Just five months ago, he delivered the commencement address at the historically black research university in Maryland.

"Your lives are in front of you," Cummings told the graduating class in May. "And so I beg you to go out and stand up for this democracy."

Cummings died Oct. 17 at the age of 68, due to complications concerning longstanding health challenges, according to a statement from his office. In lieu of flowers, the Cummings' family has suggested the public make donations to The Elijah Cummings Youth Program.

House votes originally scheduled for next Thursday will be held late Wednesday night -- as it’s customary to cancel voting when a dignitary has the rare honor of lying in state in the U.S. Capitol.

The last persons to lie in state were former President George H. W. Bush last December and the late Arizona Sen. John McCain, in August 2018.

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Twitter/@rickklein(WASHINGTON) -- Former Ohio Gov. John Kasich said if he were in the House of Representatives today, he would vote to impeach President Donald Trump.

"I have no problem with the president of the United States withholding aid if it's related to policy, but to withhold aid because you want some political operation to occur, I just think is dead wrong, and it just goes too far for me," Kasich said on ABC News' "Powerhouse Politics" podcast. "So if I were in the House, I would vote to impeach."

Kasich, who sought the 2016 GOP presidential nomination and has been a frequent critic of Trump, said that while coming to the decision that an impeachment inquiry was necessary was "a piece of cake for" him, the decision to support impeaching the president was something he'd been struggling with.

While he said he didn't really see the quid pro quo "at the time," acting White House Chief of Staff Mick Mulvaney's comments Thursday, "compounded by so many other things," finally led Kasich to a decision.

"The final, final act was Mulvaney saying, 'Yes, we did withhold this aid, because we wanted this investigation done about the 2016 election,'" he told ABC News Chief White House Correspondent Jonathan Karl and Political Director Rick Klein.

On Thursday, in an exchange with Karl during a press briefing, Mulvaney admitted there was a quid pro quo as it relates to Ukraine, saying that part of the reason Trump withheld military aid was to put pressure on the foreign government to investigate a debunked conspiracy theory from 2016 involving a hacked email server that belonged to the Democratic National Committee.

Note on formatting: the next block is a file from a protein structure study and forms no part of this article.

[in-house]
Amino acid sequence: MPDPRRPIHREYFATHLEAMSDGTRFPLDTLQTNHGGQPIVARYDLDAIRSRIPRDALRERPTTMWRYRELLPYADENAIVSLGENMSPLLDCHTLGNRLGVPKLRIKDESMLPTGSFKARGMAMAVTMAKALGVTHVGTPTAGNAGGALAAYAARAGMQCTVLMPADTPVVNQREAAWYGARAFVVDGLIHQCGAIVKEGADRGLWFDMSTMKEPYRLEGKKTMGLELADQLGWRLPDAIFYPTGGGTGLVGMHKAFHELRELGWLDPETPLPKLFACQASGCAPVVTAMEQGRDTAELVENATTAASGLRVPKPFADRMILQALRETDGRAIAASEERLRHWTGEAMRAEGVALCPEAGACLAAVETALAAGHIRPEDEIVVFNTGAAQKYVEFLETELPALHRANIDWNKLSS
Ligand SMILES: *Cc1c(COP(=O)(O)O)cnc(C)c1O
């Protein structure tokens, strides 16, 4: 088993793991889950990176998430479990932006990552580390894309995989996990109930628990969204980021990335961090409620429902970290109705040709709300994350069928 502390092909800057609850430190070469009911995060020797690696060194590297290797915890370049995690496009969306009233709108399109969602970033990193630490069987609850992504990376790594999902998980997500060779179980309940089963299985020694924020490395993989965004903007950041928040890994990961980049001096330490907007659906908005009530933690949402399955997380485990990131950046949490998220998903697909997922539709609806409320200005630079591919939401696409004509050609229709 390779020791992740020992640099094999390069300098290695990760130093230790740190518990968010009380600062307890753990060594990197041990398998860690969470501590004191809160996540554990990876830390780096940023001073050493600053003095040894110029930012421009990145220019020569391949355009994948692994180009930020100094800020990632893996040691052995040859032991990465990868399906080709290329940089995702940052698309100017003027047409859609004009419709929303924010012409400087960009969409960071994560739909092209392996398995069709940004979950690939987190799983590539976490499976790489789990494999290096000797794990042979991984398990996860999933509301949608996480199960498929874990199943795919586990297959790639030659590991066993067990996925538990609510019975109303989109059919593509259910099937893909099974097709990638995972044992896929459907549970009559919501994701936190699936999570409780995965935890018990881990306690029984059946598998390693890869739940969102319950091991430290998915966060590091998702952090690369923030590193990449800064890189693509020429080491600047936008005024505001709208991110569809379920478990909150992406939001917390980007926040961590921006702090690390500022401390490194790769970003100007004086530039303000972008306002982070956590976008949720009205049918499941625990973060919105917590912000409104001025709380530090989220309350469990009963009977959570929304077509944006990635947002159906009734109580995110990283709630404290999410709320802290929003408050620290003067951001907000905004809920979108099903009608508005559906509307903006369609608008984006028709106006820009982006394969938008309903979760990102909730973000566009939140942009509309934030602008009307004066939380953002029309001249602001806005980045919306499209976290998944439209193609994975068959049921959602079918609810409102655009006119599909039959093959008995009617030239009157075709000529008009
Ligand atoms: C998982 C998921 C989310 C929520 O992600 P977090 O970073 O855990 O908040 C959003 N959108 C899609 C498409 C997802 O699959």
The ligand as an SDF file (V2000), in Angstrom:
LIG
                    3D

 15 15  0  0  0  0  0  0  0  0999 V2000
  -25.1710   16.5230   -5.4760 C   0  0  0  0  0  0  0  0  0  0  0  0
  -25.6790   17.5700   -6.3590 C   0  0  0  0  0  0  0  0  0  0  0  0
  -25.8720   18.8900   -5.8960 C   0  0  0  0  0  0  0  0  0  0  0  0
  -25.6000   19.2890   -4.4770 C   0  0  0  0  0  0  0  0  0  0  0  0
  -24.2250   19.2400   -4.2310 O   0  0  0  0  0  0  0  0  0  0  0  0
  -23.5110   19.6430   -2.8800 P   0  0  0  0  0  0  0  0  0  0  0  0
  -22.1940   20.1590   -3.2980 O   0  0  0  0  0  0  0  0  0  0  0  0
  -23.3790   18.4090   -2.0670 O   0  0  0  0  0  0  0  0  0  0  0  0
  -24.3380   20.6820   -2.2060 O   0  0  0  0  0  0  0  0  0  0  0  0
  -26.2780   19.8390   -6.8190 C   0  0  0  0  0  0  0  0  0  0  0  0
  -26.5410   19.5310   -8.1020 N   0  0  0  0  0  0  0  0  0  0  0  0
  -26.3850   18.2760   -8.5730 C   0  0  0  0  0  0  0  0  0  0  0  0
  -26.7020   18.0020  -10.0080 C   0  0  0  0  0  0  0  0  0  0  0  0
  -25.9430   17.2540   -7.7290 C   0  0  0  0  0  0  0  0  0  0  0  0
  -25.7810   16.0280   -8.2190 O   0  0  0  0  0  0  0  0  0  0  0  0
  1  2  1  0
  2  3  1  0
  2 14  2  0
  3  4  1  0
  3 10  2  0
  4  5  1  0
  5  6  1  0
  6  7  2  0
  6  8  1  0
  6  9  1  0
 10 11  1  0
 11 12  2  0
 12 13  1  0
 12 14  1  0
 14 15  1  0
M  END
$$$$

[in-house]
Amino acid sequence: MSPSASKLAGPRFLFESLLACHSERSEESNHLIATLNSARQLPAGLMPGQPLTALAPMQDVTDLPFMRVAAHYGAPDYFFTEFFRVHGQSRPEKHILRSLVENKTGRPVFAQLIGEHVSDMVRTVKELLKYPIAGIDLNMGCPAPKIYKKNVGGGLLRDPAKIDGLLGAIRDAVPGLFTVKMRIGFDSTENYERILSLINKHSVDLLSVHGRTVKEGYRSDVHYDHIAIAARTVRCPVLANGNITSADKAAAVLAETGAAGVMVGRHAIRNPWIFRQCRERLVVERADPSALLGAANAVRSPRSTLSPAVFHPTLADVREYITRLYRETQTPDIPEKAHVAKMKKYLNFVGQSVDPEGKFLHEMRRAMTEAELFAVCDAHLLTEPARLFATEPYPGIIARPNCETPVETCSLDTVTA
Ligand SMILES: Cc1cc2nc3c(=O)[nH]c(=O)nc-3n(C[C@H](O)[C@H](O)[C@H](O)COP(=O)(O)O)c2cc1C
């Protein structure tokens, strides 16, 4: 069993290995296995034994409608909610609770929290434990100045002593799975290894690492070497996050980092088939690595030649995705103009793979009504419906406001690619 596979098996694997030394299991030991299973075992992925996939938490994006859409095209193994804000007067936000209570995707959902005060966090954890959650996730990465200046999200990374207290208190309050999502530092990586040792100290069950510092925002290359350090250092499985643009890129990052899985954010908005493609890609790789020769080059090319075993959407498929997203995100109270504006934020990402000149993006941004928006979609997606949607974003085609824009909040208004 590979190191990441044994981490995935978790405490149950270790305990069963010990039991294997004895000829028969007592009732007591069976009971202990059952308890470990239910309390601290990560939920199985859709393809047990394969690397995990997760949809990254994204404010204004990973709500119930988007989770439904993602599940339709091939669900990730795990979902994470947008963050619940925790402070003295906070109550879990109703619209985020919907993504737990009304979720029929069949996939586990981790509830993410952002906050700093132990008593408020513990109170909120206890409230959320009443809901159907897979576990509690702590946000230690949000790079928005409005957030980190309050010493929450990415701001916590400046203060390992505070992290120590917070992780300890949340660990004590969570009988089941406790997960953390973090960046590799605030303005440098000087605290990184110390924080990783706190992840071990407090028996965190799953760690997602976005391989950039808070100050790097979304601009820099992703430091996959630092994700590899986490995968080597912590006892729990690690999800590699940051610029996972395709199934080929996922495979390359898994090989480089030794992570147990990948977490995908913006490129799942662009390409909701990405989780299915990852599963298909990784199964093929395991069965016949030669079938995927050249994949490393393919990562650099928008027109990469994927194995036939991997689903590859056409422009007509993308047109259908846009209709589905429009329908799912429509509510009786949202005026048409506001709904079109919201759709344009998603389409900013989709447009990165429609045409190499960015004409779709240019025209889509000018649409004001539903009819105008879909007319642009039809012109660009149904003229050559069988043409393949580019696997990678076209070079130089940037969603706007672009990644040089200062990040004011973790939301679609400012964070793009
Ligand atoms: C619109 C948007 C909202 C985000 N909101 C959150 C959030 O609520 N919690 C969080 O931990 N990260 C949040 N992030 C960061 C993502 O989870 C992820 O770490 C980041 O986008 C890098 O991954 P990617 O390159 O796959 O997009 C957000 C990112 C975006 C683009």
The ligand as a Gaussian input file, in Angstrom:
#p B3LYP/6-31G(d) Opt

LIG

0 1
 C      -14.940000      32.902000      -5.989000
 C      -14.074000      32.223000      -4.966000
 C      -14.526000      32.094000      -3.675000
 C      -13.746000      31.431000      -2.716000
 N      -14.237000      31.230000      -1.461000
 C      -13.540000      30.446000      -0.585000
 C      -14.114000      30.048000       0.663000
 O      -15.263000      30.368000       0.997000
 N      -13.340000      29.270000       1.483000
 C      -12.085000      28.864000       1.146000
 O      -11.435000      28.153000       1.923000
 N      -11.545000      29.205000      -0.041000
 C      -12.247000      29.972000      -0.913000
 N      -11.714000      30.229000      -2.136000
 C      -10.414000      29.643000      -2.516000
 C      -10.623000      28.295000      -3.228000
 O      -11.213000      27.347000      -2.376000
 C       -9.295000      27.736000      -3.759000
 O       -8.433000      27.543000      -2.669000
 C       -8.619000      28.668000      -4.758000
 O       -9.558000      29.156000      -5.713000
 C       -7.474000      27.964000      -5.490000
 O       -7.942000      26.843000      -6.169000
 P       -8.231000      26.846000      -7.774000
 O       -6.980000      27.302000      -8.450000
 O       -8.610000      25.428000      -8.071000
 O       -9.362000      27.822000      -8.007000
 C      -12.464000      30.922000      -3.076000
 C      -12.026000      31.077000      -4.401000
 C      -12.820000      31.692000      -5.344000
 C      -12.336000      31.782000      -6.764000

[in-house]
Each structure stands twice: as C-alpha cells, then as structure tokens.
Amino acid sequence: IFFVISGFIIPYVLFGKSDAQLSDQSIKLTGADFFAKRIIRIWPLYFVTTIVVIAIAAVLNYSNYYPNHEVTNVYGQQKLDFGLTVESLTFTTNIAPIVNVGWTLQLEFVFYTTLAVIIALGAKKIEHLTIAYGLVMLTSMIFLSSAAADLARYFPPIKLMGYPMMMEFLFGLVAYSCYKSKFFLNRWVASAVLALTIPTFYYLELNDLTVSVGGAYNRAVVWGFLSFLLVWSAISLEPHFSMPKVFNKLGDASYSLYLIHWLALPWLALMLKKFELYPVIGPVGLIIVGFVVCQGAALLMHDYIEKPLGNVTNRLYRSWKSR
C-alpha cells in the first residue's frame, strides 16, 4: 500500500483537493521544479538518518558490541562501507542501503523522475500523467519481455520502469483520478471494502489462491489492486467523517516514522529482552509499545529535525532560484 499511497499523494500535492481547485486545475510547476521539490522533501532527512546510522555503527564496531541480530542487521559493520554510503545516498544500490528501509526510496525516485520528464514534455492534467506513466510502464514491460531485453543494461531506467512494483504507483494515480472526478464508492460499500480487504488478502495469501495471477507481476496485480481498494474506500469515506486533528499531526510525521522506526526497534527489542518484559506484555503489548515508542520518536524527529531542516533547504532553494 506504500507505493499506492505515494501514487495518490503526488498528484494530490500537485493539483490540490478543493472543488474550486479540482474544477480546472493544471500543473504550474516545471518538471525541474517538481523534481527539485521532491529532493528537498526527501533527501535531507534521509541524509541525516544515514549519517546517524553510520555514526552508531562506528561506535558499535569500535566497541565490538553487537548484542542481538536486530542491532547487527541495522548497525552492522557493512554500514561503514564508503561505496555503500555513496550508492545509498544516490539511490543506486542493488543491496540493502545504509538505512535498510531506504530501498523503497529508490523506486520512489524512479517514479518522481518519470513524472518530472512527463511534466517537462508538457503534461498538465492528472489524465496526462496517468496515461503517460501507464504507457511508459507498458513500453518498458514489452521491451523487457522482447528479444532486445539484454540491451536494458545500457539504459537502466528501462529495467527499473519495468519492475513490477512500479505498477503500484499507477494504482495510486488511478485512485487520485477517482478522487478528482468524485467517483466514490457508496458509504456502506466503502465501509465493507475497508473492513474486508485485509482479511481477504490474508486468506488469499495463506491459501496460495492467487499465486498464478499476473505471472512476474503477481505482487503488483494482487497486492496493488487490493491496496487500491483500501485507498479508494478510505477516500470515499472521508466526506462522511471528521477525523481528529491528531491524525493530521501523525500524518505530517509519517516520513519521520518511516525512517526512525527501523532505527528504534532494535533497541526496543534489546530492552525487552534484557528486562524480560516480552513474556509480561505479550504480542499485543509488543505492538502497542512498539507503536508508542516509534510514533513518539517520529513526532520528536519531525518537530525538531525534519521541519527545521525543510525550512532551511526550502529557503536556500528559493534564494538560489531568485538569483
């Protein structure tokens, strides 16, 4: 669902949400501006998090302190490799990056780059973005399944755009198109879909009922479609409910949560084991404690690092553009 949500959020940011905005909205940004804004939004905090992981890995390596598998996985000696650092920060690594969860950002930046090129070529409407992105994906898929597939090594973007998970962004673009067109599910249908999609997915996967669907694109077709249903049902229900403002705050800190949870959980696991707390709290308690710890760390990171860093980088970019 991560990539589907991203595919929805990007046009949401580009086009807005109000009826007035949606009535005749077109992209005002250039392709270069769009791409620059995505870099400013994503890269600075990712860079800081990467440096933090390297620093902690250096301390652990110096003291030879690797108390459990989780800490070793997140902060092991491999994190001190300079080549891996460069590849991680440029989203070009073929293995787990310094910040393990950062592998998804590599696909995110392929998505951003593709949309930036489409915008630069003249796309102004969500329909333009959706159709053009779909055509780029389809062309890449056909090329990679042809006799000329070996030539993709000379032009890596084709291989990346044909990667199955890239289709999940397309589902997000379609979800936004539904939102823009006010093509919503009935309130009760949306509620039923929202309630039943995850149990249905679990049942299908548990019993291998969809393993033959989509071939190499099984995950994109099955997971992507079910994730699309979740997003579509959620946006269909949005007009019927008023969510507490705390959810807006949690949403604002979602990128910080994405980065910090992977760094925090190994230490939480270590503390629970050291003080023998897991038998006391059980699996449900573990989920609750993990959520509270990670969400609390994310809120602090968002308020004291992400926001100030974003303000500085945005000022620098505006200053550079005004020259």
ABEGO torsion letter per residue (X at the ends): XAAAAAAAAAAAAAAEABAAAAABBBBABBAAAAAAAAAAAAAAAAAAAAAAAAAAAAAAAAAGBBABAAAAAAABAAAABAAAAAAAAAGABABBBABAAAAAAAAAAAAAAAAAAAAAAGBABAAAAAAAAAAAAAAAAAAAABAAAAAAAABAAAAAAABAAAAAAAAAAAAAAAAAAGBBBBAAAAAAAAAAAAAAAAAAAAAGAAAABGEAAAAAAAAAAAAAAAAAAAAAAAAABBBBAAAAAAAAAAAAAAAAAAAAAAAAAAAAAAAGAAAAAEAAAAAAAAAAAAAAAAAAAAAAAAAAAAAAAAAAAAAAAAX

While Mulvaney said that the "driving factors" in Trump's decision were his distaste for foreign aid in general -- especially if it's used in a corrupted way -- and that he didn't think European nations were giving enough financial assistance to Ukraine, he added, "Did he also mention to me in pass the corruption related to the DNC server? Absolutely. No question about that. But that's it. And that's why we held up the money."

Karl pressed for clarity: "But to be clear, what you just described is a quid pro quo. It is: Funding will not flow unless the investigation into the Democratic server happens as well."

Mulvaney replied, "We do that all the time with foreign policy."

Later, he claimed the media "decided to misconstrue" what he said, saying in a statement: "There was absolutely no quid pro quo between Ukrainian military aid and any investigation into the 2016 election. The president never told me to withhold any money until the Ukrainians did anything related to the server. The only reasons we were holding the money was because of concern about lack of support from other nations and concerns over corruption."

"I've now concluded there was a quid pro quo that was absolutely unacceptable," Kasich told the hosts.

While Kasich supports impeaching the president, he hasn't been happy with the way House Democrats have gone about conducting the investigation, taking issue with there not having been a formal vote, calling it a political move.

"When you're going about impeaching a president, investigating a president, we don't have time for politics," he said, but added that he does think the House will move on impeachment.